In Space, No One Can Hear You Blog

A new way of communicating with the International Space Station could lead to space's very own Internet

Despite it being in many ways a marvel of modern technology, the International Space Station can’t keep up with even the simplest modern cellphone in terms of data communication with Earth. Disruption-Tolerant Networking, a new protocol for transmitting data in space being developed jointly by NASA, Google’s “Chief Internet Evangelist” and others, hopes to change that.

Now, spacecraft like the ISS communicate with Earth over a single point-to-point connection using a transmitter that is essentially a souped-up walkie-talkie. Data transmissions must be carefully scheduled to coincide with periods where both the ISS and a receiving station are in range for long enough to complete the exchange.

Disruption-Tolerant Networking (DTN), however, would link spaceships and ground facilities in a mesh network of sorts, sending information in bundles which can be transmitted intermittently. That way, rather than maintain a constant connection, packets of info can be beamed down, or up, and stored for use later. This allows for the bundles to be transmitted partially when connections are tenuous, and then easily resumed by another node in the network. The bundles can be relayed along satellites, future habitats set up on the moon or other planets, or even astronauts own personal communcations gear.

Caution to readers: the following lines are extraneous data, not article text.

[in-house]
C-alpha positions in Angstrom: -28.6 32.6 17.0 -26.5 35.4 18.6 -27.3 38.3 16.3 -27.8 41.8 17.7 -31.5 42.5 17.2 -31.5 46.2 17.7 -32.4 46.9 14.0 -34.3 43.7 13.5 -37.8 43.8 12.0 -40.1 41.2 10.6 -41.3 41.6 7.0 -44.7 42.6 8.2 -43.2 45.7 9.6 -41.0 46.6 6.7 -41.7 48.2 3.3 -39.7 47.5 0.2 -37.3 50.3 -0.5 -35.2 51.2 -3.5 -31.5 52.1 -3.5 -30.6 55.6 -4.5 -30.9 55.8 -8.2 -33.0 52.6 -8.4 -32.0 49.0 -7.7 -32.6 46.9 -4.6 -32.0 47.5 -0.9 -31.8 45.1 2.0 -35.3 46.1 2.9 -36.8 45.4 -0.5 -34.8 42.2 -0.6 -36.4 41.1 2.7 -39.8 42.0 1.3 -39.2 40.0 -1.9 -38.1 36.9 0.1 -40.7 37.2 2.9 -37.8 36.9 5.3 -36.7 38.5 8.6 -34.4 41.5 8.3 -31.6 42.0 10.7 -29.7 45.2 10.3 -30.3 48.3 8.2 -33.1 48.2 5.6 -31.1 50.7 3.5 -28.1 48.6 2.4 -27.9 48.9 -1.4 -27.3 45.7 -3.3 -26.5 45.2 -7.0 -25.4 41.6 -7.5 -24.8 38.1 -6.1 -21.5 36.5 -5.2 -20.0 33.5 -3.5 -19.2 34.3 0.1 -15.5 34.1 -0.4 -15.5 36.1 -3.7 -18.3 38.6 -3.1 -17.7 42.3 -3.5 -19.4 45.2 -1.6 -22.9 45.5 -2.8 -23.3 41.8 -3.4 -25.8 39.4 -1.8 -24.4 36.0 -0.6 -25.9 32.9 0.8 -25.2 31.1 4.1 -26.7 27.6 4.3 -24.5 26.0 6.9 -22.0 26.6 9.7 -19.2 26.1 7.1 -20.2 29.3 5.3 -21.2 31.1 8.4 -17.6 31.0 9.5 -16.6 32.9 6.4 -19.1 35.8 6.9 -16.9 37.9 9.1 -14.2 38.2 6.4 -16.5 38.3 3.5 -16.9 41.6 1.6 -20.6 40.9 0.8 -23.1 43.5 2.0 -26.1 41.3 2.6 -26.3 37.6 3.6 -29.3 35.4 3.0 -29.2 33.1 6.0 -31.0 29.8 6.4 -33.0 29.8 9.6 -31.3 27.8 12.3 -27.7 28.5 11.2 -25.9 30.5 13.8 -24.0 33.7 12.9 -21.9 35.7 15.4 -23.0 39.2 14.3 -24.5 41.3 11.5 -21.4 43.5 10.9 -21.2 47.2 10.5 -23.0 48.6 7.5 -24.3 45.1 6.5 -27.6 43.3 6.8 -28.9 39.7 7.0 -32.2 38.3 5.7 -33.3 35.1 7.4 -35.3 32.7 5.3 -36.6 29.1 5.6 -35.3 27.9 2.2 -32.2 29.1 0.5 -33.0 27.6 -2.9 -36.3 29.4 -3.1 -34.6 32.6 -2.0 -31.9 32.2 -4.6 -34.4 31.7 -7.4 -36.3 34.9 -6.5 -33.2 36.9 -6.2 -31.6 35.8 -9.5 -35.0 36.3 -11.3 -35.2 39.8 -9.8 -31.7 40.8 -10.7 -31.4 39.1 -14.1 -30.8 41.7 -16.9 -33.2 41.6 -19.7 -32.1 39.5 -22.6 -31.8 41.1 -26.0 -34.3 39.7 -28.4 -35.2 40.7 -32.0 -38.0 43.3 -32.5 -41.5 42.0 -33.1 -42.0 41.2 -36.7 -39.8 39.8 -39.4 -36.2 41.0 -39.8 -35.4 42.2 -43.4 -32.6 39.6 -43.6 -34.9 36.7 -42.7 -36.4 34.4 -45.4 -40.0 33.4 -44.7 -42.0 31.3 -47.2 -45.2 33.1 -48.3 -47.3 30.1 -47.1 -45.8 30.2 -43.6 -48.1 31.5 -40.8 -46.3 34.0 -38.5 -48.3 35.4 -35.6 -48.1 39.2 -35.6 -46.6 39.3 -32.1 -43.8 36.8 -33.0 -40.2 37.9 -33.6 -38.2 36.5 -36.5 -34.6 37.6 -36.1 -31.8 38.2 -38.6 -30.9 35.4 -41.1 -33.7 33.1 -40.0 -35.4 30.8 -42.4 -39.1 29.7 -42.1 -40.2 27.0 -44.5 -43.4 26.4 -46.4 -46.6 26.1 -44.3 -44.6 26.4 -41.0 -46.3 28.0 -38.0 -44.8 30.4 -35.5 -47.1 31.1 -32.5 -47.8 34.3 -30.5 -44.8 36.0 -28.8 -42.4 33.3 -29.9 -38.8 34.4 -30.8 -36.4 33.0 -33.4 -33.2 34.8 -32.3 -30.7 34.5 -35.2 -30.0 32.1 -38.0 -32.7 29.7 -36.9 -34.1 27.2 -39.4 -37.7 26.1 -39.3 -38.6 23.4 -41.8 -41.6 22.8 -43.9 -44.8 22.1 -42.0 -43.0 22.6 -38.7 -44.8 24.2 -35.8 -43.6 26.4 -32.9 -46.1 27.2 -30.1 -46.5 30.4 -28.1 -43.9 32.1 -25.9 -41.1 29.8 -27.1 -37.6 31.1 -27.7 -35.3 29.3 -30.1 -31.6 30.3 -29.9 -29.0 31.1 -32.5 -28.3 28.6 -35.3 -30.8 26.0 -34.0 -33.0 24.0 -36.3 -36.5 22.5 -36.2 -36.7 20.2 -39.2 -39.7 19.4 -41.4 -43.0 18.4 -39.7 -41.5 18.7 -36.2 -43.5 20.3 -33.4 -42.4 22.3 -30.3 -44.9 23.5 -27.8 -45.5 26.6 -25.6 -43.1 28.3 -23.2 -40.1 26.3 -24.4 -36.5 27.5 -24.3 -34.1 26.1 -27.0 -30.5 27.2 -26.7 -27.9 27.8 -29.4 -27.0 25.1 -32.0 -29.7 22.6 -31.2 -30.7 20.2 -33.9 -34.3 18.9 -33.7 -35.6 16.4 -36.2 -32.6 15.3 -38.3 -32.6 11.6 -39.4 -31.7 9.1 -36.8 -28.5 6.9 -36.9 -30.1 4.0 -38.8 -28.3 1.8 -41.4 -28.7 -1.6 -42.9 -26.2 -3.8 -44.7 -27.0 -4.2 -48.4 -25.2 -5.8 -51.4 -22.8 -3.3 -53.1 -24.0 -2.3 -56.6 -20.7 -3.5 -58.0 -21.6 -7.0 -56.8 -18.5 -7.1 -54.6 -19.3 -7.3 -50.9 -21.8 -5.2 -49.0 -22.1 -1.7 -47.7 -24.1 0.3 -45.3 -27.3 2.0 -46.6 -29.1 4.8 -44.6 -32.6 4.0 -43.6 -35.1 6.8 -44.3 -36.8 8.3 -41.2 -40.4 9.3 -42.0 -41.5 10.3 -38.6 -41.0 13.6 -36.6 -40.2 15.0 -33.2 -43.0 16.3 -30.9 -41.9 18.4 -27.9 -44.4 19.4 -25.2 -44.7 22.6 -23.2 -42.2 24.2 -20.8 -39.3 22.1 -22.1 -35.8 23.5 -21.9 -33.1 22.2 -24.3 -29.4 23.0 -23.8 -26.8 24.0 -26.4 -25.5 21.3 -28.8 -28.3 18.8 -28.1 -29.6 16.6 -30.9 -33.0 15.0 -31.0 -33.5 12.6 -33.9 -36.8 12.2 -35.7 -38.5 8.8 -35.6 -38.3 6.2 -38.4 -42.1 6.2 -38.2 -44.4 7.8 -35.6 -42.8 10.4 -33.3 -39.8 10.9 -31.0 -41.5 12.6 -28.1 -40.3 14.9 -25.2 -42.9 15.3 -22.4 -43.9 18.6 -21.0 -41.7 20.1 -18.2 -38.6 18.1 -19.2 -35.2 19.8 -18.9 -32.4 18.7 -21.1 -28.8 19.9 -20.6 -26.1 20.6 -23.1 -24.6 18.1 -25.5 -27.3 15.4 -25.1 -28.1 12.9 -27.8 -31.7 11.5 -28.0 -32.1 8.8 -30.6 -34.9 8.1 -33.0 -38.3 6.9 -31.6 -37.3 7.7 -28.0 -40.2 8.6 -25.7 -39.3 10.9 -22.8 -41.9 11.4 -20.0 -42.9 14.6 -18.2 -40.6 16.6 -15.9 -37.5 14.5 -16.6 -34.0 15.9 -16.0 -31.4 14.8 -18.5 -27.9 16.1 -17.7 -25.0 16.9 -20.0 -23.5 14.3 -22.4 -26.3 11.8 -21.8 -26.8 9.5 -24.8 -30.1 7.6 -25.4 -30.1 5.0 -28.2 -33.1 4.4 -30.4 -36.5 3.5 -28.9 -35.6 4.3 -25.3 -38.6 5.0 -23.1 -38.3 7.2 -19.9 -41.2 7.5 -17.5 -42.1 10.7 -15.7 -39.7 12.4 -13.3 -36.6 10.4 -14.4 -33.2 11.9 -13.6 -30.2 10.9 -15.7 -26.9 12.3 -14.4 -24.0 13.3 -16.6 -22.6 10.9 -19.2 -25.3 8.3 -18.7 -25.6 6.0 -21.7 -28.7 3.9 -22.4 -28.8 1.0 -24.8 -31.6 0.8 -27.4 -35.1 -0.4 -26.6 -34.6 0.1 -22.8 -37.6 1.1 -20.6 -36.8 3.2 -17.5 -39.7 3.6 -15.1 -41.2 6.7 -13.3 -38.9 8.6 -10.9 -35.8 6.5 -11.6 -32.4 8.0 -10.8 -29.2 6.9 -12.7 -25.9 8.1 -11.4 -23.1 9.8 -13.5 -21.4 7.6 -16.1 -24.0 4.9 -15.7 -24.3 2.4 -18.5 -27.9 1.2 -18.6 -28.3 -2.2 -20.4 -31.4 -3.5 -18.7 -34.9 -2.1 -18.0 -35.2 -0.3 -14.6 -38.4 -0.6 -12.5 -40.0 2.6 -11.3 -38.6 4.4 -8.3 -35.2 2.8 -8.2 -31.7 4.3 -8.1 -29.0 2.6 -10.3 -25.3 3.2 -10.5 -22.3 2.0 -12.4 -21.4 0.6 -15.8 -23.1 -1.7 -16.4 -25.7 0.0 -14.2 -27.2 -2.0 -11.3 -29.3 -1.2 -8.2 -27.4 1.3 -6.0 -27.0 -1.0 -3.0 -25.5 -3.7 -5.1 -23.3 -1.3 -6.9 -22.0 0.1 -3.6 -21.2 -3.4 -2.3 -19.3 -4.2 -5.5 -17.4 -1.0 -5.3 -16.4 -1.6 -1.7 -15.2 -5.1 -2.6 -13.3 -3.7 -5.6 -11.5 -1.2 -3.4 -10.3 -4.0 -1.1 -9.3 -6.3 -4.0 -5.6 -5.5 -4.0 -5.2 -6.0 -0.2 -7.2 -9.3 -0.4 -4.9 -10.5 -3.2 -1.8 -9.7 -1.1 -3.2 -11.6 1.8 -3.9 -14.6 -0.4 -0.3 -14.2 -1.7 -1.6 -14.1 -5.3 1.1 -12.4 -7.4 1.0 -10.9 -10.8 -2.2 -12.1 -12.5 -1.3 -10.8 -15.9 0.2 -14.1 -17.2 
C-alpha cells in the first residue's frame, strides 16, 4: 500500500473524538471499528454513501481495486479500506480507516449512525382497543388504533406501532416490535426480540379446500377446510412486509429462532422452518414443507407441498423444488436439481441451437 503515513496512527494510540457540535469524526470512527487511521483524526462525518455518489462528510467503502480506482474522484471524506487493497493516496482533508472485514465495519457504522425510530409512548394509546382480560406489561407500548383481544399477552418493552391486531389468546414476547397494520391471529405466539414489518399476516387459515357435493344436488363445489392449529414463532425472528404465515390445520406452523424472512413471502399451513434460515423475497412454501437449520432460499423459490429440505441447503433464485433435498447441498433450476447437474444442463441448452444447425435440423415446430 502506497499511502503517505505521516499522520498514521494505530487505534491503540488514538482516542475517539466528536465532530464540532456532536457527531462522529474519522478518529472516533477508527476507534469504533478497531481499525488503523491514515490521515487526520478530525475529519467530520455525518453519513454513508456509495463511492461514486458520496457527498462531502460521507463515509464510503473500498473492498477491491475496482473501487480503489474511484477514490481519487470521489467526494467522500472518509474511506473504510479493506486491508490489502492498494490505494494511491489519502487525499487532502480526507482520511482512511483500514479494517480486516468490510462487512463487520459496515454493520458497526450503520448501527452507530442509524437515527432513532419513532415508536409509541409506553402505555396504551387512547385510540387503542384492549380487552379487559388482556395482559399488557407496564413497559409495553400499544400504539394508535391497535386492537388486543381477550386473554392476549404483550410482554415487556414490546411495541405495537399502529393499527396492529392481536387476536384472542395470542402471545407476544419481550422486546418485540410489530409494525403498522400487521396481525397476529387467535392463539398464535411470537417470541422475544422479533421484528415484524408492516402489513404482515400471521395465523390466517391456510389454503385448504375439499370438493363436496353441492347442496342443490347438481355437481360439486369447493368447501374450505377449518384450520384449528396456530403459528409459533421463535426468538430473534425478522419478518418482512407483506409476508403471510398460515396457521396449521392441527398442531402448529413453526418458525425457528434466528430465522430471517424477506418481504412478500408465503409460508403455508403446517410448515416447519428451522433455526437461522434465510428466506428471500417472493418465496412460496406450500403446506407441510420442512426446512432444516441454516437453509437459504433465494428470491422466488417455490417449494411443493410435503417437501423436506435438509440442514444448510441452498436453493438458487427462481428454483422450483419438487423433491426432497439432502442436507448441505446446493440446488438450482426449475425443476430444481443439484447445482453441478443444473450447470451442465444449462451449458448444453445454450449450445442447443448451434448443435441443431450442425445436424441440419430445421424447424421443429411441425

The Internet is currently not set up in a way to would be feasible for space-based environments, where interrupted connections are common and communcations distance are measured by the hundreds of millions of miles. DTN’s packet-based system could solve the problem of communication over such interstellar spaces. I can’t wait for my first article comment from Mars.